I really feel for Kasey's (@kapk22) troubles. Trying to play within this environment without a comprehensive cook-book 'how-to' guide is most unfortunate. However, the 3rd-party suppliers can only realistically provide a 'happy-path' best case set of instruction set with the lowest common-denominator type of vehicle set-up. Trying to predict all the various dynamic differences, along with the plethora of things that can go wrong is more than daunting, it's downright nearly impossible. Even the very best educated, highly-trained professional installers would have the same difficulties.

My hats off to you Kasey for sharing your experience. I'm certain everyone on this thread has gained from your experience.

Thanks for staying positive, and best wishes that your JL becomes the best one on the planet. At least for you. If you had a go-fund-me page I'd contribute. Just because of your upbeat attitude and enthusiasm, clearly helping the rest of us.

Maybe not exactly a job well done, but kudos for the persistence and absolute willingness to see it through.

Thanks a bunch.
Jay
 

Yogi

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Thank you Jay for that comprehensive explanation. The Daimler folks that explained it to me weren't nearly as far up the technology food chain as you :)
Please don't ever think that I take correction or clarification as an insult. I relish the opportunity to learn, especially from those who relish the value of teaching.
The CANbus is only 50 to 125 kilobits/second???
That certainly explains a lot of things that we struggle with vis-a-vis heavy trucks where the biggest issue is short cycling the starting process. If a driver doesn't wait long enough we get Virtual Tech messages out the wahzoo until he shuts it off and does it again ... properly this time ... LOL
Thanks again for taking the time to write that piece.

Michael.
 
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kapk22

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Michael,

Not to disagree with your post but I'd like to add some clarity. I was a Powertrain Software Engineer for Chrysler for almost two decades before leaving the automotive industry for other software development opportunities.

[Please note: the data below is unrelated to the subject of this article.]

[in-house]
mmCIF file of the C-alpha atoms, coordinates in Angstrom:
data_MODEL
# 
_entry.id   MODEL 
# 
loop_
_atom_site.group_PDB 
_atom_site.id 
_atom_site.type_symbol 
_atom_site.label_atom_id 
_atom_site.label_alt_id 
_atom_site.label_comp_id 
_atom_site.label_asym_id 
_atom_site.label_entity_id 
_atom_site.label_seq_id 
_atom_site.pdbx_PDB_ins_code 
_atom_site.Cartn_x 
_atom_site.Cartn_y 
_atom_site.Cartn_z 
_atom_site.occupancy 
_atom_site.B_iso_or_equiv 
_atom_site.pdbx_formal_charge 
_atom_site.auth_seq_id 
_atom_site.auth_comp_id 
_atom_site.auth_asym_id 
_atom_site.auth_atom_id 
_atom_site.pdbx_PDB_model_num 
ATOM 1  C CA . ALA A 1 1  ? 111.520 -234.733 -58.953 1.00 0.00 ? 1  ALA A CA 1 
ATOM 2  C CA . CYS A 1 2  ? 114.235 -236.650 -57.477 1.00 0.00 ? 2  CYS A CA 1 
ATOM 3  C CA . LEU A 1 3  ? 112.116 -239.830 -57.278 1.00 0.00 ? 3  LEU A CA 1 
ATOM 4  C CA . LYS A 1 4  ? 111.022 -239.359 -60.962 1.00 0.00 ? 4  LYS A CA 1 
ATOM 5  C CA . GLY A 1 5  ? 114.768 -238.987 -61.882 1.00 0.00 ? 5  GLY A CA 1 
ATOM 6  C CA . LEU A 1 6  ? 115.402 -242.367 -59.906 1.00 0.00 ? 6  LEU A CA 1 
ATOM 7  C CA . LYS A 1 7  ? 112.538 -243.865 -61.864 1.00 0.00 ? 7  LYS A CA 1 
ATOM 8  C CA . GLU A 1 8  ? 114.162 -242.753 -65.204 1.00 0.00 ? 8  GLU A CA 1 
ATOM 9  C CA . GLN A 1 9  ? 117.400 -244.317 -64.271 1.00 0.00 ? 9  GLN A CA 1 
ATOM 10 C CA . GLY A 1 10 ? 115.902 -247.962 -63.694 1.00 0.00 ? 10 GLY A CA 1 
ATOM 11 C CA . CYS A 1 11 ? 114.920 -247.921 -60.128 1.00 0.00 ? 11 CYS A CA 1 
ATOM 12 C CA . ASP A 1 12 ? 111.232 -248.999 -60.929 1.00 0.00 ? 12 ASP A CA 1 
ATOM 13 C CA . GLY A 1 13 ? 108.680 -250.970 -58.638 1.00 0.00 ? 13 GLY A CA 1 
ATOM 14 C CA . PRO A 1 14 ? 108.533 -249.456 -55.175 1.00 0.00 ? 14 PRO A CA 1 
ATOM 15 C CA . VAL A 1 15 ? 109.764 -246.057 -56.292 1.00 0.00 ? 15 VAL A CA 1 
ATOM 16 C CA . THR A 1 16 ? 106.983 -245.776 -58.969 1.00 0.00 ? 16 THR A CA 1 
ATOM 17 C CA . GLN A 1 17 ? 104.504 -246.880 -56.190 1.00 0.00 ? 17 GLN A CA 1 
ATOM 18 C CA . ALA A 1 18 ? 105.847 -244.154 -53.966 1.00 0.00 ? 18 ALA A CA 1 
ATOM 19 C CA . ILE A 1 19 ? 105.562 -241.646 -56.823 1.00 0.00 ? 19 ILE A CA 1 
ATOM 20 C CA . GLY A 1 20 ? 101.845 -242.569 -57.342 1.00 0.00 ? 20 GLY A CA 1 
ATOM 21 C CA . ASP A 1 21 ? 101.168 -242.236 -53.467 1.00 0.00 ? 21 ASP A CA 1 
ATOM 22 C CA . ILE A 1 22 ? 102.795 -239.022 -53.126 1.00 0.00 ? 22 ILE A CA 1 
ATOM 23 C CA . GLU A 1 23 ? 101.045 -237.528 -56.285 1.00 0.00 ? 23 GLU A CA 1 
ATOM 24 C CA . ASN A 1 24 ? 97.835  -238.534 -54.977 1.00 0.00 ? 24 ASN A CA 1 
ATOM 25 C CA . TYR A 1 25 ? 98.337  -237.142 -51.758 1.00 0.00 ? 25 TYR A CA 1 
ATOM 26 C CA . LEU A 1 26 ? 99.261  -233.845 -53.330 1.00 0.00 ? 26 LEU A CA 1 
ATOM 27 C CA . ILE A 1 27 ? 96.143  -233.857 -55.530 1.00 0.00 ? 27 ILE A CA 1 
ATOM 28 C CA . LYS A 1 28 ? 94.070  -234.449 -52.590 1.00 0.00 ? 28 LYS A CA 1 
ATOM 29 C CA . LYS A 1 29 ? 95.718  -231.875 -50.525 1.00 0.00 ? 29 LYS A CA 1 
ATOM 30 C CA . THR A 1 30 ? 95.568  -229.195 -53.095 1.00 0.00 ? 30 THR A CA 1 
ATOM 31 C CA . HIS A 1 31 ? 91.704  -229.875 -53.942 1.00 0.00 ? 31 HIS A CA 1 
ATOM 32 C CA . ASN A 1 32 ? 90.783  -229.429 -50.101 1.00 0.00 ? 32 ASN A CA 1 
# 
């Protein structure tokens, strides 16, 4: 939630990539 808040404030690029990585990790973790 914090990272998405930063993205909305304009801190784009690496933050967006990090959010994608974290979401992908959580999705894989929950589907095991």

Many (lower cost) vehicles have essentially just one main control computer. This is typically called the 'Powertrain Control Module' or PCM. It manages all facets of that vehicle's electronics.

For more expensive automotive applications a dedicated controller is implemented for generally each of the following subsystems:
- Engine Control Module (ECM)
- Transmission Control Module (TCM)
- Body Control Module (BCM)
- Electronic Vehicle Information Center (EVIC)

Of course some vehicles may implement any combination of these controllers. However, this terminology holds for just about all major automotive manufacturers and suppliers.

The most significant clarification I'd like to highlight is that some components and features are either 'predictive' or 'reactive'. Most everything behind the predictive engine management functionality are purely reactive in nature. This includes just about everything outside the engine controller itself.

Typically, the ECM collects information from these modules and various sensors, such as upstream, downstream O2, Manifold Air Pressure (MAP), Intelligent Battery Sensor (IBS), Accelerator Input Potentiometer as well as other I/O devices scattered throughout the entire vehicle. It's primary purpose is to predict all the necessary power and torque requirements given driver and vehicle input. Then deliver the necessary power to satisfy all of this informational input.